This is true. If you've been to any BBQ's in Texas or Kansas, their ribs are tasty but not excatley "fall off the bone". I think its more of a visual you try and tell people, alot like a steak. "It's so tender that you won't need a knife". Which I think I've only had 2 in my life, and both were at Mortons. Concentrate more on the taste than the tender. And remember when we BBQ, WE (the cooks) are the biggest critic. My in-laws love it when I go get porterhouses and let them sit on grill for an hour. They always love it, but I always find something.

  8. #18
    Win it again..for Tanner! nosoupforyou's Avatar




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    Quote Originally Posted by vrmdlm View Post
    Is there an easy way to get that membrane off the back of the ribs? I always have a hard time. Do you take it off before you cook them, or part of the way through?
    as soon as you get a little bit off (I usually use a fingernail), then use a paper towel for much better grip.

  9. #19
    Win it again..for Tanner! nosoupforyou's Avatar




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    Quote Originally Posted by FlyBoeingJets View Post
    I've heard that, but I think it depends upon the type of rib you're smoking (as well as personal preference of course). Beef ribs don't get that way. But the pork baby backs I've had in Tennessee at some of the most widely known barbecue restaurants in Memphis and Nashville are so tender and juicy that you don't need a knife to pull them apart. As I said before, I've been able to get that result once, and I can't figure out why I can't seem to get them to turn out that way anymore.
    I don't have a smoker, but I do pan steam my ribs in the oven for about 3-4 hours before putting them on the grill for smoking for another 3-4 hours (then I direct heat them on low for a few minutes with the BBQ sauce on to caramelize). I've used both ribs from costco and ribs from the beef palace and they have all turned out really awesome and fall off the bone. heck, for $2/lb less, I'm going to keep getting them from costco because I really can't tell that much of a difference.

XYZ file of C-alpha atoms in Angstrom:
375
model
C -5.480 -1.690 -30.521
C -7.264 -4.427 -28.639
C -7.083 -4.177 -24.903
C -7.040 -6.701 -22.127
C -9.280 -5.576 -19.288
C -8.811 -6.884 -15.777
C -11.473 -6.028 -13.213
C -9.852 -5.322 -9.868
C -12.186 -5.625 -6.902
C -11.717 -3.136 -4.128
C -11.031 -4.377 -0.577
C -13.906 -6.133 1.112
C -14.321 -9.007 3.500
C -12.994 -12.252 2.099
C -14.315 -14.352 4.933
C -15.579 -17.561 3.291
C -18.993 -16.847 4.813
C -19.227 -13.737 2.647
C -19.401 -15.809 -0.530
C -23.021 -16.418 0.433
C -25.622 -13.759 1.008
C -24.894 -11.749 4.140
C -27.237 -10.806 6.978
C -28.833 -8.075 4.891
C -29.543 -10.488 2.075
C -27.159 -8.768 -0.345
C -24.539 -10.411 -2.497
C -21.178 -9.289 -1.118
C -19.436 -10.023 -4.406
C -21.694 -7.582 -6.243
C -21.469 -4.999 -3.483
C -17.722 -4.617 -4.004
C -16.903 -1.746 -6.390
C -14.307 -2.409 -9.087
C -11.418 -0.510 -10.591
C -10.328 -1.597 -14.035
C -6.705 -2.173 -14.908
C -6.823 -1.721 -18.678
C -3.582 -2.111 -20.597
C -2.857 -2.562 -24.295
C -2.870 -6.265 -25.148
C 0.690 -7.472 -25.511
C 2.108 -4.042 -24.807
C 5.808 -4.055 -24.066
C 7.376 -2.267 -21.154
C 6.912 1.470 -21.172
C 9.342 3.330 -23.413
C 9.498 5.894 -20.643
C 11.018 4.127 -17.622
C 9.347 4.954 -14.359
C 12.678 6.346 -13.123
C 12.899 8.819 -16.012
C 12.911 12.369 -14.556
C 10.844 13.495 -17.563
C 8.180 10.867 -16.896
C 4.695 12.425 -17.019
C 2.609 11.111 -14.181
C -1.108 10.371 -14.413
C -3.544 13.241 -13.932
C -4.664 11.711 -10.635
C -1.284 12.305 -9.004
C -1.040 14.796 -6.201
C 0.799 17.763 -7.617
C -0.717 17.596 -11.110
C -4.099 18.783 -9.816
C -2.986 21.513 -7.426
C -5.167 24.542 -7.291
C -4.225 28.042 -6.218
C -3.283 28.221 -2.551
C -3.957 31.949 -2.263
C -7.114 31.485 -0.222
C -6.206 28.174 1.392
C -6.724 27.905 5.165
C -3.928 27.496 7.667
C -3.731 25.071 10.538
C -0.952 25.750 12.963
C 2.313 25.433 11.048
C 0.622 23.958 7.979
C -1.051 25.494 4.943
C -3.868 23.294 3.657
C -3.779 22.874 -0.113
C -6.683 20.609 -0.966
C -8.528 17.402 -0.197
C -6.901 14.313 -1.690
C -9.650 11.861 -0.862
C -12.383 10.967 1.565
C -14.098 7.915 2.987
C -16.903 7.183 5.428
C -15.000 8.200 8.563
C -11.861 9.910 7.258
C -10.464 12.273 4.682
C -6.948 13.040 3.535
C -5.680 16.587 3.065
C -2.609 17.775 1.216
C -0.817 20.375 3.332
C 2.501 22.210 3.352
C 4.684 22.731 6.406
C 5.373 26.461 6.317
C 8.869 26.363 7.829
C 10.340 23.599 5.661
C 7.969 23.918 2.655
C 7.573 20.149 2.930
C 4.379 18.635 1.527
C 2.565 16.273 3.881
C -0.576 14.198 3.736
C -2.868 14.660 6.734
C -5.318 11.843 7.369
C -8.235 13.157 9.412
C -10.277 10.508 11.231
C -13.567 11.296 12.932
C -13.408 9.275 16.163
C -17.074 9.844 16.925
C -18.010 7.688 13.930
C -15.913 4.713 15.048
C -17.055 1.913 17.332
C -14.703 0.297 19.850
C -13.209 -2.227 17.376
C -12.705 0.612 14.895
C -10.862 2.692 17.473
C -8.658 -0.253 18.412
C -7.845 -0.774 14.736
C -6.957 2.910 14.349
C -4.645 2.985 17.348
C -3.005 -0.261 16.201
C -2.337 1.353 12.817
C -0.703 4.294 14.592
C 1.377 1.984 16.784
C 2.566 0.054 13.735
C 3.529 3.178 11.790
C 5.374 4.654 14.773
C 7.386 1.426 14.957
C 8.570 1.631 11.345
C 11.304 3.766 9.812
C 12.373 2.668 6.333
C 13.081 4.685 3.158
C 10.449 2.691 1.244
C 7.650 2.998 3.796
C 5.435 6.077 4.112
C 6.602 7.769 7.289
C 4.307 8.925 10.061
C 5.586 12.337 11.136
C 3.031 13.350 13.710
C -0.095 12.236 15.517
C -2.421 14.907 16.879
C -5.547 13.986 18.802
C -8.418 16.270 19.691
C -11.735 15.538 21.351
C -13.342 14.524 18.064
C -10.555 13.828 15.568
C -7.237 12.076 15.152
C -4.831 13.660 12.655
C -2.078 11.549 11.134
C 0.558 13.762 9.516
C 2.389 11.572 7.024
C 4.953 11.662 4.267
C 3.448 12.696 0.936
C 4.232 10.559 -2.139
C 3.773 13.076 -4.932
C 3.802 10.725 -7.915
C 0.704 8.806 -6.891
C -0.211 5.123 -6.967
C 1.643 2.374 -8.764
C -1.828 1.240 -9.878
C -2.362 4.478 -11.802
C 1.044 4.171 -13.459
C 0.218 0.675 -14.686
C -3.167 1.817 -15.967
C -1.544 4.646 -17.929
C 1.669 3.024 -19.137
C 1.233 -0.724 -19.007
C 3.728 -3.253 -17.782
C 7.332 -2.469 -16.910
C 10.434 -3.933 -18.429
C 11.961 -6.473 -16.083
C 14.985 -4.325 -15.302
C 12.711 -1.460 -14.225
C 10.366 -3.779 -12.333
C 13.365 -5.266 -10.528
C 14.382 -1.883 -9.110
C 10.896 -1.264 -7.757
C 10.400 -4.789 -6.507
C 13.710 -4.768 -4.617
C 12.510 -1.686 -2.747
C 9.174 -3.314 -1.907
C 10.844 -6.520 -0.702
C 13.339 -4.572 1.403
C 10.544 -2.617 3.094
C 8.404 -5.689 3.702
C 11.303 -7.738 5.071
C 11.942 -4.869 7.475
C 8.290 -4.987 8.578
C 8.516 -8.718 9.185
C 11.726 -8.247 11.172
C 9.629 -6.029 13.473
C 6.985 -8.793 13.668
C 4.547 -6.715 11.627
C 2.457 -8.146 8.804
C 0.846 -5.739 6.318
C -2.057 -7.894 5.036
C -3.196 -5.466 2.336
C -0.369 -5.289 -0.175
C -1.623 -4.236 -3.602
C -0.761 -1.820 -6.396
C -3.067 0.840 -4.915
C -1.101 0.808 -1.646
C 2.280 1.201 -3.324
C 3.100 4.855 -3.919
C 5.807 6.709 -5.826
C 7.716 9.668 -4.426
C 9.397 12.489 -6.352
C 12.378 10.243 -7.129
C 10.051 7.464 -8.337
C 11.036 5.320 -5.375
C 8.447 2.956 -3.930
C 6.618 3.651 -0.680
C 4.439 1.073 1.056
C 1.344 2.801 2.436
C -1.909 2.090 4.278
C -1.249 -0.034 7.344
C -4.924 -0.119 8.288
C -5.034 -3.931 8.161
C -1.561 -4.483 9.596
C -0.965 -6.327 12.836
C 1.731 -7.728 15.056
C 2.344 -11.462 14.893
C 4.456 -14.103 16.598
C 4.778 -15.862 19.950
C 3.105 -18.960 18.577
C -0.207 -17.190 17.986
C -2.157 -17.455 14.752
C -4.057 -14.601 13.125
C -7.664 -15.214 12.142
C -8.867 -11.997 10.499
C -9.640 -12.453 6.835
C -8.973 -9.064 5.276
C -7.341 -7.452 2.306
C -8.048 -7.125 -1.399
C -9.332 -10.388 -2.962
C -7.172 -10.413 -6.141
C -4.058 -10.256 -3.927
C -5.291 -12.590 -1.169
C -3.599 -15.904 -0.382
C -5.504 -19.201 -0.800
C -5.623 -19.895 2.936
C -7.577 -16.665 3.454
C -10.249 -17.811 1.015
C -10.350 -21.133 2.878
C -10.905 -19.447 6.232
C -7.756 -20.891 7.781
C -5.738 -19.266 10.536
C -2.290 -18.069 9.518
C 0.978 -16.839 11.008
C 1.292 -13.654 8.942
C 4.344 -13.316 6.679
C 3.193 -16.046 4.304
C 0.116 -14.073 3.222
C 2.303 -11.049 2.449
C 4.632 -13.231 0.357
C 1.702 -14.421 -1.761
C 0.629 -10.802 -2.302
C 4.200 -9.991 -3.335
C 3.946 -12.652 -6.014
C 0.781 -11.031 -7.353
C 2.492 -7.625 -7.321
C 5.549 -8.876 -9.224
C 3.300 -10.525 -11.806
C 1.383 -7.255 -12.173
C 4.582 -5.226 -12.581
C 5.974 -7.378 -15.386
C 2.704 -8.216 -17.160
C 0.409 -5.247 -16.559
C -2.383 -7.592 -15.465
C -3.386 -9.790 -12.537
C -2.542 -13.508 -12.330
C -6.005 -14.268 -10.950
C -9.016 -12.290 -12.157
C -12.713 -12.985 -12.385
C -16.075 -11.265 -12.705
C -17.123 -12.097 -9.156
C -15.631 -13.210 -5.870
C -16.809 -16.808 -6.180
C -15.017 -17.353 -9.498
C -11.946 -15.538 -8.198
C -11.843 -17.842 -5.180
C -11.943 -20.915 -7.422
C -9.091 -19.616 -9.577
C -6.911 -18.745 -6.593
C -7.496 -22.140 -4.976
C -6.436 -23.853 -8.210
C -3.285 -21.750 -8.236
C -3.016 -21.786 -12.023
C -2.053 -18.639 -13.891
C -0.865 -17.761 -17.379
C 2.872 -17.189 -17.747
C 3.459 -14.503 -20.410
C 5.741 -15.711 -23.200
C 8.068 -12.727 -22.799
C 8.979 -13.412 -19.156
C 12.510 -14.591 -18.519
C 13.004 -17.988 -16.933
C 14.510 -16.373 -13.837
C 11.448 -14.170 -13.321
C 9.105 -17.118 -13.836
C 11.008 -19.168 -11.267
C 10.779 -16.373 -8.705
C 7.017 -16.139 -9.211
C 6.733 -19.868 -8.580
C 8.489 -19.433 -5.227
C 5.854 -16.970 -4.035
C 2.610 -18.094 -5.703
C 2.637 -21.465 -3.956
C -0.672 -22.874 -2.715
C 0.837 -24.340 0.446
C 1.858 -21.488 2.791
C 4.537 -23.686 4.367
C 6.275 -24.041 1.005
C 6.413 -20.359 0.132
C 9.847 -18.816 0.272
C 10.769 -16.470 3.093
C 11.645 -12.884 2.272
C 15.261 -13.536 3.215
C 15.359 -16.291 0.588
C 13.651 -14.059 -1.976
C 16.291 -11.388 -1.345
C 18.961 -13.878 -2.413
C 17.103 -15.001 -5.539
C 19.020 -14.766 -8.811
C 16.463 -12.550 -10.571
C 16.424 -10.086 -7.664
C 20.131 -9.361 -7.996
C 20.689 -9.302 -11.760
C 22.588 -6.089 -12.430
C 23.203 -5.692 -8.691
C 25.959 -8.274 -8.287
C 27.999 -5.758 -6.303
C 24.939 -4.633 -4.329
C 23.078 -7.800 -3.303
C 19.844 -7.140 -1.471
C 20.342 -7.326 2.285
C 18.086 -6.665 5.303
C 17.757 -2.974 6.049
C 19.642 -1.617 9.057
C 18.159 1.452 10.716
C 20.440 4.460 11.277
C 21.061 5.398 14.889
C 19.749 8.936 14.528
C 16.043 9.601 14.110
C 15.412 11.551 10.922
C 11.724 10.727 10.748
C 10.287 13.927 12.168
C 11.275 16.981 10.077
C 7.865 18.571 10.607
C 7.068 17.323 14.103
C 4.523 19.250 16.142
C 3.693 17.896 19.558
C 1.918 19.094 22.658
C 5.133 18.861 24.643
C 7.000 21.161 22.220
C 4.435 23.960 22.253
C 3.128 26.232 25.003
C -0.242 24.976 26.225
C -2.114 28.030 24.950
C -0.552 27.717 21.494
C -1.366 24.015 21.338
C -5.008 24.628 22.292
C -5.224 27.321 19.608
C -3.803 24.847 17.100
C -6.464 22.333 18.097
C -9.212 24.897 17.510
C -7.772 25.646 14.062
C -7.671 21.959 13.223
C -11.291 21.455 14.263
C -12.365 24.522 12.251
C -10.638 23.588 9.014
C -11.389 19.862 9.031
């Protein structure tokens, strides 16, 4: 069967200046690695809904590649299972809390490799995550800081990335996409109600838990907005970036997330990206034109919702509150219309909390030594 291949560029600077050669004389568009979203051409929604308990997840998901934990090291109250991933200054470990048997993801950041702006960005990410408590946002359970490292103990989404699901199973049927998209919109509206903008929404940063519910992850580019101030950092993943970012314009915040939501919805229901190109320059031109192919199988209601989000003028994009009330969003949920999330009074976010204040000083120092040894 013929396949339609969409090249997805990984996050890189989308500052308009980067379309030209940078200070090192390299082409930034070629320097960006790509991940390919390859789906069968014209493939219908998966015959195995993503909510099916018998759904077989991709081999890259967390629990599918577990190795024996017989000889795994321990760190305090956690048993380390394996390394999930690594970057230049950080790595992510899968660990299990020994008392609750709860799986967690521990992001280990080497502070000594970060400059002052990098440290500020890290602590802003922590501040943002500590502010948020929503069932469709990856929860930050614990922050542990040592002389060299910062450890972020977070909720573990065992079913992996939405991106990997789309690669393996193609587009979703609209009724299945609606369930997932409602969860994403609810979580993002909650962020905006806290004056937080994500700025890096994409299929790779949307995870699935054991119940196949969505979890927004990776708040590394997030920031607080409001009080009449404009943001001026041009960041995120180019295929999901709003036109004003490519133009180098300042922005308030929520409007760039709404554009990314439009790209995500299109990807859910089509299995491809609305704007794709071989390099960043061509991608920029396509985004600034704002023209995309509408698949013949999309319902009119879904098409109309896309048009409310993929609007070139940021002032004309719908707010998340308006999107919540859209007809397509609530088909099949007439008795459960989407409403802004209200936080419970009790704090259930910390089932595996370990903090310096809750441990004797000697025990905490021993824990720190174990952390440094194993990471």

one other thing, I'm wet marinating them every 20 minutes while I'm smoking. just take some of my bbq sauce, apple juice, vinegar and some stubb's marinade.

  10. #20
    FlyinKIng
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    Quote Originally Posted by nosoupforyou View Post
    I don't have a smoker, but I do pan steam my ribs in the oven for about 3-4 hours before putting them on the grill for smoking for another 3-4 hours (then I direct heat them on low for a few minutes with the BBQ sauce on to caramelize). I've used both ribs from costco and ribs from the beef palace and they have all turned out really awesome and fall off the bone. heck, for $2/lb less, I'm going to keep getting them from costco because I really can't tell that much of a difference.

    one other thing, I'm wet marinating them every 20 minutes while I'm smoking. just take some of my bbq sauce, apple juice, vinegar and some stubb's marinade.
    Ribs from Costco are really meaty and good.